“Yup! You didn’t think I’d only give you one shot, did you? Here, let’s try it again.”
So, he wheeled the crying, pleading, sobbing children back to where they had been and had the two relatives try once more. He ordered them again to try as hard as they could to shove the chairs far enough to fall into the shaft, then stood out of the way to watch eagerly.
It was so close! Both chairs went right down the corridor, rolling perfectly right up to the very edge. Then they got too close and bumped into each other, rebounding in opposite directions to bump into the wall on either side of the open shaft.
“Darn!” Shaking his head lamentingly, the boy strolled that way. “Okay Paige, Grandpa Donald, both of you should come this way. I want you to see something.”
He walked right to the elevator shaft and waited for the girl and the old man to reach him. Then Ammon pointed down the shaft. “See? This is what you’re aiming for. Think about it, if the chairs reach here, they’ll bounce right off that wall right there and tumble aaaaaaaaaaaaall the way down to the bottom. Won’t that be fun?! Look. Look closer, darn it. It’ll be funny!”
Annoyed that neither of the two seemed to be having nearly as much fun as he was, Ammon opened his mouth to tell them to try again. But before he could, another voice spoke up.
“Ah, Mr. Ammon, sir?” A doctor stood there behind them, shifting from foot to foot nervously.
Pivoting that way, Ammon’s eyes lit up. “Oh! Doctor Sang! You finished it?”
The man stood stiffly, holding a computer print-out. “Yes, we have the results. We tested the hair you gave us against the blood sample that you had Nurse Kingston draw from you.”
“Aaaand?” Ammon prompted. “My name is Ammon. Tell me, tell me, tell me.” He was impatient. It had already taken longer than he’d expected, just to find out that Koren girl’s name (which he’d managed by ‘chatting’ with one of the Heretics that he’d found out on a mission), and then working out where her family lived (they’d moved recently, which made things even more complicated). Then he’d had to sneak into their new house while the parents were gone and searched for the boxes of the girl’s stuff until he found the bathroom supplies. But he’d managed to get a used brush that still had some hair left in it.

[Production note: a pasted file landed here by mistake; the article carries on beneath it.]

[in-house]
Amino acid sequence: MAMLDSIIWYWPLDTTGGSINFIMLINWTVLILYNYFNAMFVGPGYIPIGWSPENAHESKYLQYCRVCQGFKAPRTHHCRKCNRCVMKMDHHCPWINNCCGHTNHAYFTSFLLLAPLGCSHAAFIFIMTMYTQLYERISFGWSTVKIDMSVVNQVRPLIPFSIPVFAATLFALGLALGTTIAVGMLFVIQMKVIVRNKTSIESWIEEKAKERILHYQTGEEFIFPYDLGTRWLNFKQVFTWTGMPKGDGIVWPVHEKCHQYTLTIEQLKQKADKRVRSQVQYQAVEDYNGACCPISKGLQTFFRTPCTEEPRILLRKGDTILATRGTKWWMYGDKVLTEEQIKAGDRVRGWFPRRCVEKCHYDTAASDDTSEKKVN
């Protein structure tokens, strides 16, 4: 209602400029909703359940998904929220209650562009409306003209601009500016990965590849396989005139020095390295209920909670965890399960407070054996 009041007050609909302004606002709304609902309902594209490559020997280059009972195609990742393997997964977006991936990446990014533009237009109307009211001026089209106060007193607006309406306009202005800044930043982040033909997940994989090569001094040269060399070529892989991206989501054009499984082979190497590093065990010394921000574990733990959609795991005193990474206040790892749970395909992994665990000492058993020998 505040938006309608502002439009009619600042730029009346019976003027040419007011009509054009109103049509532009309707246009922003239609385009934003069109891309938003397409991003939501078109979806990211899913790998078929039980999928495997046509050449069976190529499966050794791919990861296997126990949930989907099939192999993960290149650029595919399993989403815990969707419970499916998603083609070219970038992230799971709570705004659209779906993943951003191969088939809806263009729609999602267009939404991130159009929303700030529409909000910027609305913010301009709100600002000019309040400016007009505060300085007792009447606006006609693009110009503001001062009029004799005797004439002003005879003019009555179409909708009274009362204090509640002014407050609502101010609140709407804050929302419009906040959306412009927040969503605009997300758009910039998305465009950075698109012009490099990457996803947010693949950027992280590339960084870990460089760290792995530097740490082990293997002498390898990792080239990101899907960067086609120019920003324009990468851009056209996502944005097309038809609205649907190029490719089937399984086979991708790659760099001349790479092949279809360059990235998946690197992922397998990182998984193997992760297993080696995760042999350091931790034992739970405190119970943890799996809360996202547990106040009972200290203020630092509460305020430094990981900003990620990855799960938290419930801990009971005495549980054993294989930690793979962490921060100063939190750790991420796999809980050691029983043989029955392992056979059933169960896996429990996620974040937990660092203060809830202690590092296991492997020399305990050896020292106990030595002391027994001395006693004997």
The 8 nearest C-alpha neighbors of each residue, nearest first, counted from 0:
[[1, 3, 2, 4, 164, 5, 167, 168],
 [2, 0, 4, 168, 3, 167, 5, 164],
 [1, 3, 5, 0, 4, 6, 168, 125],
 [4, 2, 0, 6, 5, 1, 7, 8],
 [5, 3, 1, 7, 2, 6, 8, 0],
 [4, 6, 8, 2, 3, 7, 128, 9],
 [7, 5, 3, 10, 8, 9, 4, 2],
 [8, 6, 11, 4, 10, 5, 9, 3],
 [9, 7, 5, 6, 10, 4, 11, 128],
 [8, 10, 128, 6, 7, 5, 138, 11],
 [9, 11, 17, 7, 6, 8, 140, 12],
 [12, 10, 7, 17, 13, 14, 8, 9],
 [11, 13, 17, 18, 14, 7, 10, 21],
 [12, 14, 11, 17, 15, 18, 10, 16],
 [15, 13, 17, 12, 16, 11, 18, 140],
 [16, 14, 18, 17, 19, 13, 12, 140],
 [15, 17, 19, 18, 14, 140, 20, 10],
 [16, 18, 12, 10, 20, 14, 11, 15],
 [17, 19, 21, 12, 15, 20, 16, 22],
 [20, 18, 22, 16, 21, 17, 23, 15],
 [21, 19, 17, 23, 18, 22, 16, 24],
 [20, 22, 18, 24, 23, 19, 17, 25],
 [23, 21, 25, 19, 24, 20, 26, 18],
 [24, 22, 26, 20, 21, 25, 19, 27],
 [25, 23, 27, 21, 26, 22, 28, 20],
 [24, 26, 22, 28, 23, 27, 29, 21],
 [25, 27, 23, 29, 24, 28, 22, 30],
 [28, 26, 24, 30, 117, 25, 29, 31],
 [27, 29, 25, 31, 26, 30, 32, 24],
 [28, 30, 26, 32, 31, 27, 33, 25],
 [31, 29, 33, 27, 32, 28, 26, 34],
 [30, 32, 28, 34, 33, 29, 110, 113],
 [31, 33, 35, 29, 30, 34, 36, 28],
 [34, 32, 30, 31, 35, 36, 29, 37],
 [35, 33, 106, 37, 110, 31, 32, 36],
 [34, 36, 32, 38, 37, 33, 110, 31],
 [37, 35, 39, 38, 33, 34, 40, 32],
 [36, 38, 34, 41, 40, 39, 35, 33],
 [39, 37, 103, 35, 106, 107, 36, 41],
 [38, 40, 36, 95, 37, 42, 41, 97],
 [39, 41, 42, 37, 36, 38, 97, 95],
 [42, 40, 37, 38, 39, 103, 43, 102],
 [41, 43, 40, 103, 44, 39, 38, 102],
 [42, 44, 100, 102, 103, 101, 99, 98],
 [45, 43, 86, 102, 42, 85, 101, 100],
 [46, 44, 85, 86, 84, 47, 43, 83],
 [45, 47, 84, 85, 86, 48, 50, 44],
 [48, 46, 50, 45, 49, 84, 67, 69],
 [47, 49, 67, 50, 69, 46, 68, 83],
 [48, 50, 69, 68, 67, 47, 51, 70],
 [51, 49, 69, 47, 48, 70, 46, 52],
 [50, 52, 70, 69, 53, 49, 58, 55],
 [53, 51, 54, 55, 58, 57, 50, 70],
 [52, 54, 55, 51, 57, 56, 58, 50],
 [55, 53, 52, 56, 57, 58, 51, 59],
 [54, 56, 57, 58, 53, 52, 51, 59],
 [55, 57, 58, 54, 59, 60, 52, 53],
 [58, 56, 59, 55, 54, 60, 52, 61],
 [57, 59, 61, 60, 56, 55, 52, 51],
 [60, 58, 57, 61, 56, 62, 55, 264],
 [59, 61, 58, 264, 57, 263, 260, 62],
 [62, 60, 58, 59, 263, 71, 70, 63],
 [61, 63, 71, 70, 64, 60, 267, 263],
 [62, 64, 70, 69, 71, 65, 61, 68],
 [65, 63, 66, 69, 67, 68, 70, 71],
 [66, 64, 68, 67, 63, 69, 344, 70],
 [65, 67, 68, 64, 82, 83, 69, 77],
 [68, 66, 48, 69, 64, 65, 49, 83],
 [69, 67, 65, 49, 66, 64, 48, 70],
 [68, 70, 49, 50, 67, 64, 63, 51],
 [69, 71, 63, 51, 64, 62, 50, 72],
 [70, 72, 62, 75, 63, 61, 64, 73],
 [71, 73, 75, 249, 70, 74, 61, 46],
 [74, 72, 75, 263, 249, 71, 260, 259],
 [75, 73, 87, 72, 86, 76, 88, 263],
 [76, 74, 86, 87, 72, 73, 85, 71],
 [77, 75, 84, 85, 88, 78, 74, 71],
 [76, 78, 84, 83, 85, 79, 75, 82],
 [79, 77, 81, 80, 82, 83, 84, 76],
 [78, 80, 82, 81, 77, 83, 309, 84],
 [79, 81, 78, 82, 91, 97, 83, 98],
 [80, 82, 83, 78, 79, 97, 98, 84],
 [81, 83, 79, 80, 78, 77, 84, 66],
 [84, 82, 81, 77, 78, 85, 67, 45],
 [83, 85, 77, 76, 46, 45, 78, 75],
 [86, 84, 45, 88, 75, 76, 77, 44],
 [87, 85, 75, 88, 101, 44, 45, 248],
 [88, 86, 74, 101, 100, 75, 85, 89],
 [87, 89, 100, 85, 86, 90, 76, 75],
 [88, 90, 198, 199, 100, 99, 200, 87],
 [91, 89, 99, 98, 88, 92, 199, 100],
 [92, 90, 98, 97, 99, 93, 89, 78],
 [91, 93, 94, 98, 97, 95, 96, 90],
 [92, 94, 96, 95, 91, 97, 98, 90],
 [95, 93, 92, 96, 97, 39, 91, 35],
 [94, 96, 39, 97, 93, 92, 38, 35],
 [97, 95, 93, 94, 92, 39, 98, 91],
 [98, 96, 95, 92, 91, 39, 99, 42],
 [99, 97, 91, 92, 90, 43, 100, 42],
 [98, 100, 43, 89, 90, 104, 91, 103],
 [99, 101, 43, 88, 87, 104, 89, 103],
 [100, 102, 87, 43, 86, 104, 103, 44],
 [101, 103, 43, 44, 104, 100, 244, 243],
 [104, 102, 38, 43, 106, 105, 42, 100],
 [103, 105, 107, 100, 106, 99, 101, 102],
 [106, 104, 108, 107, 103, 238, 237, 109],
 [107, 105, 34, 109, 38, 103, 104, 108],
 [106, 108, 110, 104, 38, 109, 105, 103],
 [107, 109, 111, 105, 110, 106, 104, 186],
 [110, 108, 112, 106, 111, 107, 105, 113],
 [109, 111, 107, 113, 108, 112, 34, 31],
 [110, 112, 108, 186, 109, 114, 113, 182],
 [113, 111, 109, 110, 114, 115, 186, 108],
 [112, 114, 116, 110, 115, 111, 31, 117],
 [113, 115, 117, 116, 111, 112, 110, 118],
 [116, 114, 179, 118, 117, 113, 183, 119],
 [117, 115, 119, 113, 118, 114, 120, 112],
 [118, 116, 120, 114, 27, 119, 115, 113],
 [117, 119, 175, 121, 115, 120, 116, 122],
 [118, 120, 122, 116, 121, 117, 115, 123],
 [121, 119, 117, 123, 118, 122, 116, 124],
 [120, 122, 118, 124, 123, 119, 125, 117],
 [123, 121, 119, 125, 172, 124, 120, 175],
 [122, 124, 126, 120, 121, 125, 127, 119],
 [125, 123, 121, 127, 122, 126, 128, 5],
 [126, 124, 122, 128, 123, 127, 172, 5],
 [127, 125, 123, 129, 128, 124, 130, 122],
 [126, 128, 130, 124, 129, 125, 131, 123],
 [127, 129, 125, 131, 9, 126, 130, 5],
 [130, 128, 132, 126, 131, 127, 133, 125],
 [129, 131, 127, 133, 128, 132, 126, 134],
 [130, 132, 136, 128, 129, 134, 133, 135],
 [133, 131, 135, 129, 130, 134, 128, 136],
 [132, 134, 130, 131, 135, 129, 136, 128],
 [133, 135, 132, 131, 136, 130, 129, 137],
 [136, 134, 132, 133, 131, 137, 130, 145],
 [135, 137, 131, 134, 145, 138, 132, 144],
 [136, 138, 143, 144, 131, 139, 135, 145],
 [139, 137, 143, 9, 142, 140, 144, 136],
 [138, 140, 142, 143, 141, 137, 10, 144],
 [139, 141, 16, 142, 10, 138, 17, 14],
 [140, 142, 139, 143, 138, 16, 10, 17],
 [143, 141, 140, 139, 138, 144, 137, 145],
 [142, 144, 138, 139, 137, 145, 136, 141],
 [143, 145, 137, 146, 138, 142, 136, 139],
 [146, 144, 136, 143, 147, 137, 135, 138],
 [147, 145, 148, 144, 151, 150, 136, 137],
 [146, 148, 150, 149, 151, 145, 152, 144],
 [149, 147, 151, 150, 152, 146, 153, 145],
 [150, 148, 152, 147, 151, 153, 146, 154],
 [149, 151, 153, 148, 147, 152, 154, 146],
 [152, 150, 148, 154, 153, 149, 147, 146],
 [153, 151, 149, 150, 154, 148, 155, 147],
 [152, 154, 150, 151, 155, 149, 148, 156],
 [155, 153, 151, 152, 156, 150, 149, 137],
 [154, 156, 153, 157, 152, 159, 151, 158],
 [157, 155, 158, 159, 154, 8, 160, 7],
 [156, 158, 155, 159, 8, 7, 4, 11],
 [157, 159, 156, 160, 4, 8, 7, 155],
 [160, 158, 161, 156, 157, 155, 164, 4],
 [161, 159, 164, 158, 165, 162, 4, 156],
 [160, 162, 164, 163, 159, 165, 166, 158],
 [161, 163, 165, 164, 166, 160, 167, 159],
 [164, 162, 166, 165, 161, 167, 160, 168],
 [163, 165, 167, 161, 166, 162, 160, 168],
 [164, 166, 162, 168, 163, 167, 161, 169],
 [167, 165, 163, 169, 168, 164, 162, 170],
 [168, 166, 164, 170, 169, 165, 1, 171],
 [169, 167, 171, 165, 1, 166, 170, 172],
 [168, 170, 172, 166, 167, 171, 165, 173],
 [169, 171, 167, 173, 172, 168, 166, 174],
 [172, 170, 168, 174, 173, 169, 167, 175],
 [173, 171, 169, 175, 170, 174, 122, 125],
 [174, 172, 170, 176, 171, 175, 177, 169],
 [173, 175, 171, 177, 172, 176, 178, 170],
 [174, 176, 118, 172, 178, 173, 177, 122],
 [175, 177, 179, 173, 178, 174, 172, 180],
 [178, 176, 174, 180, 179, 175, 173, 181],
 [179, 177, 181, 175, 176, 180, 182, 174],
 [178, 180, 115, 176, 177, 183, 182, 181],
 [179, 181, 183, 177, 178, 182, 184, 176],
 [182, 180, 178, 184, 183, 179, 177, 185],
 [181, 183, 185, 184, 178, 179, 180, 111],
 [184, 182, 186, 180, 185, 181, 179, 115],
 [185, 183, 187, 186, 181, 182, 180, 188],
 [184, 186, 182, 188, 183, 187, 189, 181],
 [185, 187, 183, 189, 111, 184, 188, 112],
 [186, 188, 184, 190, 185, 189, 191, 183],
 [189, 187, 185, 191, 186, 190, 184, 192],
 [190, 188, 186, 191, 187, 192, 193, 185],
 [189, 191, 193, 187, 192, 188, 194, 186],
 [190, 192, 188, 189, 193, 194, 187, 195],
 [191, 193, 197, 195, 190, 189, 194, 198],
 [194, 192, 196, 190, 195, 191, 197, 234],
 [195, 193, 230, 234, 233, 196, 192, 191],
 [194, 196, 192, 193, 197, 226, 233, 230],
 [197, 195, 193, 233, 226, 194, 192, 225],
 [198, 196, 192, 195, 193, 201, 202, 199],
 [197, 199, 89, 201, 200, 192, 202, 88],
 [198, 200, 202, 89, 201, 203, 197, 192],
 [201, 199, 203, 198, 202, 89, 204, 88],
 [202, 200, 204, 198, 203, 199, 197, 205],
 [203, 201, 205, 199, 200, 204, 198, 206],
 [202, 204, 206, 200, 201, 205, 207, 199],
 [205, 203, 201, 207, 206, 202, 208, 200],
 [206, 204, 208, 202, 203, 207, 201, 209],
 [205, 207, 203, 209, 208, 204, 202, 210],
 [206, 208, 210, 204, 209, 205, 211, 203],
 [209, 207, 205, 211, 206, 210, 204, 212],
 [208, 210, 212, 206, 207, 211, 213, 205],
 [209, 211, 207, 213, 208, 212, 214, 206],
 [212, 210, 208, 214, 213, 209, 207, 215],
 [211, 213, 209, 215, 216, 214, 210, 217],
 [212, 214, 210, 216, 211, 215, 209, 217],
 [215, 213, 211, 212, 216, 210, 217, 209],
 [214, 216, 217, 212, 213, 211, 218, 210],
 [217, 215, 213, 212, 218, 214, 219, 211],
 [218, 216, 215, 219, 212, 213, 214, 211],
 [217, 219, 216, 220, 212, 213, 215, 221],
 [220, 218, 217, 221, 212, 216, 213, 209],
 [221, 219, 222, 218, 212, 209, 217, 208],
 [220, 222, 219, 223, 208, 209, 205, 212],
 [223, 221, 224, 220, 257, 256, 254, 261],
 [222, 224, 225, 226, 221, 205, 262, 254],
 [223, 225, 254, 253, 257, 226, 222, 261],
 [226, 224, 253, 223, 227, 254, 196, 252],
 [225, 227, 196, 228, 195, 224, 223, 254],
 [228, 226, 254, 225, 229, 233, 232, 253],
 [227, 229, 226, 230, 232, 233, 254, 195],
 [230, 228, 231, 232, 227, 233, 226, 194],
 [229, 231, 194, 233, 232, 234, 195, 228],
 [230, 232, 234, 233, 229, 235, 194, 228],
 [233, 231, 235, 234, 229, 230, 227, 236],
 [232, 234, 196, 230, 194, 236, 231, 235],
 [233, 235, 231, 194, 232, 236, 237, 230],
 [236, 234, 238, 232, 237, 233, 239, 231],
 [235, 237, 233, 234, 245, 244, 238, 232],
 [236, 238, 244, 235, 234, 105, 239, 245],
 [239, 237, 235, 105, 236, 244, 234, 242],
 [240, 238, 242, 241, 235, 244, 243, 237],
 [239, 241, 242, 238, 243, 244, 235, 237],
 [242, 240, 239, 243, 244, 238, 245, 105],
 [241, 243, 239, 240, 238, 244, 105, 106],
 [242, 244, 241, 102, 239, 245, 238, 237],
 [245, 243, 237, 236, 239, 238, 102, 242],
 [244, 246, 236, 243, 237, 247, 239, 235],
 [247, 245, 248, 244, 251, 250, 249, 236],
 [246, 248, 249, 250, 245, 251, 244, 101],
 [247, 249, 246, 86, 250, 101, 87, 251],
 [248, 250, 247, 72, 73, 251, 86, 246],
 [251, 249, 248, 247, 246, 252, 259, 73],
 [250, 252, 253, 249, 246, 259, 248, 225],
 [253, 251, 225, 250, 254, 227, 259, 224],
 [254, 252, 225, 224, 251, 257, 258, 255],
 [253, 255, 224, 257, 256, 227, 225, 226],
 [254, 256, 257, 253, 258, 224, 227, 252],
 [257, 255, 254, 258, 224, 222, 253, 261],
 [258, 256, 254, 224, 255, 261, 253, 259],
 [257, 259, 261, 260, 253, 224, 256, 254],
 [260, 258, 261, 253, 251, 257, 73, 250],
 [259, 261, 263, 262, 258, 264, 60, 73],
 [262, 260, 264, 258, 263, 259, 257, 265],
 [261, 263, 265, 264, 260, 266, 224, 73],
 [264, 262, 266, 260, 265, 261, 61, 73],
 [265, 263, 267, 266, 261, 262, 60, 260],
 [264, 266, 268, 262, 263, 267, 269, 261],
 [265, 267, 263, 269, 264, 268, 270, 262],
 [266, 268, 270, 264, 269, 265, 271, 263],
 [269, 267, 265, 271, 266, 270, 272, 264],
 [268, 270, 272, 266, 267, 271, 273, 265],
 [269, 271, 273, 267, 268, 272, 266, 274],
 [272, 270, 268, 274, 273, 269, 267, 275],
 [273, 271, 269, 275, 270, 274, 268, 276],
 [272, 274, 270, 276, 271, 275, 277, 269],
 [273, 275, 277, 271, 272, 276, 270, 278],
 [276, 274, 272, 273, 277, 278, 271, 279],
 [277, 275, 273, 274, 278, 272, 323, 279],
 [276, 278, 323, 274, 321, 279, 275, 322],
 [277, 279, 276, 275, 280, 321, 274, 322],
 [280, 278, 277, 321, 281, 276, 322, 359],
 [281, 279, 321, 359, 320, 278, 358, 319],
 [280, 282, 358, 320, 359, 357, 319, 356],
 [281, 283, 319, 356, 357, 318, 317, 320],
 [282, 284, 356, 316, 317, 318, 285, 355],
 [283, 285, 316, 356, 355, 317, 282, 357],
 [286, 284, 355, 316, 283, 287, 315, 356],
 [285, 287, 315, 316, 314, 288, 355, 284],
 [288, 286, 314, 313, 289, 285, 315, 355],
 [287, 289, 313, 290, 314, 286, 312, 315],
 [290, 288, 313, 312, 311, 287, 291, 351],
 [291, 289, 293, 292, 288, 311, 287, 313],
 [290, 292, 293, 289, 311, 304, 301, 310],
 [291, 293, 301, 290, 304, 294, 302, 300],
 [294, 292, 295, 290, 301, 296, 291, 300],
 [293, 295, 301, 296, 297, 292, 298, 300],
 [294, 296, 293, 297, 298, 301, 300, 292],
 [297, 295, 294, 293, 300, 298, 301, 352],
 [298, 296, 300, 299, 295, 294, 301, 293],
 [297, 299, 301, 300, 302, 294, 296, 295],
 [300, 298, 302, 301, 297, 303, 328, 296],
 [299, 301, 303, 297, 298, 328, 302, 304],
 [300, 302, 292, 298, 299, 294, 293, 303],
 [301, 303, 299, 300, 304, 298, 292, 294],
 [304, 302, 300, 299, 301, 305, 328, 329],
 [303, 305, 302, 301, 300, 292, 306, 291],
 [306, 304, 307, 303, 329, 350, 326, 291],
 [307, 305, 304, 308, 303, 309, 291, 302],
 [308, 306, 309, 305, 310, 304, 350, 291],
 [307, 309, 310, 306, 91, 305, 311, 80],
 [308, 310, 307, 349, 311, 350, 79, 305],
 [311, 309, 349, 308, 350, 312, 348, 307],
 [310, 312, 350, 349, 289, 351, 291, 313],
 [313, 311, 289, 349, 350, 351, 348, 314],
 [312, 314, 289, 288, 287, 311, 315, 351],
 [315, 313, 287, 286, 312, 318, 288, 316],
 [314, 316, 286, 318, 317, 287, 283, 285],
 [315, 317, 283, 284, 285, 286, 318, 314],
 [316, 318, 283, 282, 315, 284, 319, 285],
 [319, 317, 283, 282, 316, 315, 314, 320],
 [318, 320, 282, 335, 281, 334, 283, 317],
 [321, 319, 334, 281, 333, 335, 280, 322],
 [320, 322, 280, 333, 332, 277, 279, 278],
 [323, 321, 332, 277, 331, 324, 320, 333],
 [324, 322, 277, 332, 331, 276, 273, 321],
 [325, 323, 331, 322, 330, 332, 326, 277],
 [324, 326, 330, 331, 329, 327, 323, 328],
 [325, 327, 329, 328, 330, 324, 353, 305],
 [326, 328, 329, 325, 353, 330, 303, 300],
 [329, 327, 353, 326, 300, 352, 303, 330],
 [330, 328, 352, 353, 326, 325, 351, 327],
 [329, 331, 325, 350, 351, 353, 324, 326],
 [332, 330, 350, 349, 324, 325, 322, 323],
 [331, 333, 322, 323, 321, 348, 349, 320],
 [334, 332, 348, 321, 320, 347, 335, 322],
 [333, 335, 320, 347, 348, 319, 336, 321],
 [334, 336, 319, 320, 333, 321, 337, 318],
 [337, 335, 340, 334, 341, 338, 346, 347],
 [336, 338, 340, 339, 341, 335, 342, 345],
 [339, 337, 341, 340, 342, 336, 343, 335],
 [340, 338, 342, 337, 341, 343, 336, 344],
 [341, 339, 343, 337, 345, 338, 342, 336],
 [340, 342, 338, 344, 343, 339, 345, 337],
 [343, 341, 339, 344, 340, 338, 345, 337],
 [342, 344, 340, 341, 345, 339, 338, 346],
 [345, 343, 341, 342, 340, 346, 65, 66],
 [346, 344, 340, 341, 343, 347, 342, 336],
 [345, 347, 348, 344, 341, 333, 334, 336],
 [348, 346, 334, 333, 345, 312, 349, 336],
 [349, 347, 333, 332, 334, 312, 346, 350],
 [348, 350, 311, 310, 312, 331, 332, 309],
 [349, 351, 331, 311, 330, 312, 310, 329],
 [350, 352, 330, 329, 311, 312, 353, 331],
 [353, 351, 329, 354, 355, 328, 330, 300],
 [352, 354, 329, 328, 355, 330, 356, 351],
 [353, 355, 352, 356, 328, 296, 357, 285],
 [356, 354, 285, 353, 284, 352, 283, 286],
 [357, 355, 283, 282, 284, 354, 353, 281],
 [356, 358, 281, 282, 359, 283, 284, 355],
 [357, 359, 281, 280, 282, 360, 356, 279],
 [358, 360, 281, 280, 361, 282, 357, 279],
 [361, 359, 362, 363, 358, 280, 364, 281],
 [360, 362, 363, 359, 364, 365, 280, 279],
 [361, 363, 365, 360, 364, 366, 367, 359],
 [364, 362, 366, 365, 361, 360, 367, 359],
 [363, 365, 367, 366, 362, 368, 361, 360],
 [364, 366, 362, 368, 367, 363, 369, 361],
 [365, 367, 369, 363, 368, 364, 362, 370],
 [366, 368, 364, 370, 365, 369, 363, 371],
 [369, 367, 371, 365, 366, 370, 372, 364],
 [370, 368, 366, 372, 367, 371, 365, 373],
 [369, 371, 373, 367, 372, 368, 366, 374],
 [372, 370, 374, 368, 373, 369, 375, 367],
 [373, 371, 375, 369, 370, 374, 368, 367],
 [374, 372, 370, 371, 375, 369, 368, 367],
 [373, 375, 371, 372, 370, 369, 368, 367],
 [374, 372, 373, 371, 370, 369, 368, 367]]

The uncomfortable man gave a short nod. “It’s all in the report. But yes, you were correct. The tests were conclusive. You are related to the person the hair sample was obtained from. Your DNA was twelve point five percent similar, , indicating a relationship similar to first cousins, great-grandchildren, half-niece or nephew, and… and so on. In this case, the connected relative would be your mother, because you share DNA on your X chromosome. If you shared no DNA on your X chromosome, the parent that you both shared DNA with would be your father.”
Ammon considered that, head tilted thoughtfully. So. His guess was right. He and the girl back at the camp were related. Judging from what the doctor guy said, she was probably his… what was it, half-niece? Yeah, whichever. This… Koren was related to him as well. And this relative he hadn’t been ordered to stay away from. Mostly because he hadn’t actually told his father about her, hadn’t mentioned that there had been another person he couldn’t affect. Which… if he found out, Father would be furious about. But in the meantime, it meant that this one he could play with… any… time… he wanted.
Which meant… he needed to think. He had to leave this place and take his time on this. Couldn’t screw it up again.
“Sorry guys,” Ammon announced. “We don’t have time to finish our game.”
Both Paige and Grandpa Donald slumped a little, expressions of relief crossing their faces.
“Buuuut,” he put in then, a mischievous smile crossing his young face. “If we can’t finish the game, that means you aren’t winners. And you know what you are if you aren’t winners?”
Their mouths opened, but Ammon wasn’t interested in hearing their guesses. Reaching out, he planted one hand against each of their chests before giving a solid shove. Both the old man and the teen girl reeled backwards, cries escaping their mouths before they went plummeting down the elevator shaft.
“Losers,” Ammon finished. “It makes you losers.”
Peering out into the shaft itself, he tilted his head while looking at the still, broken figures below.
“See? I knew it’d be funny.”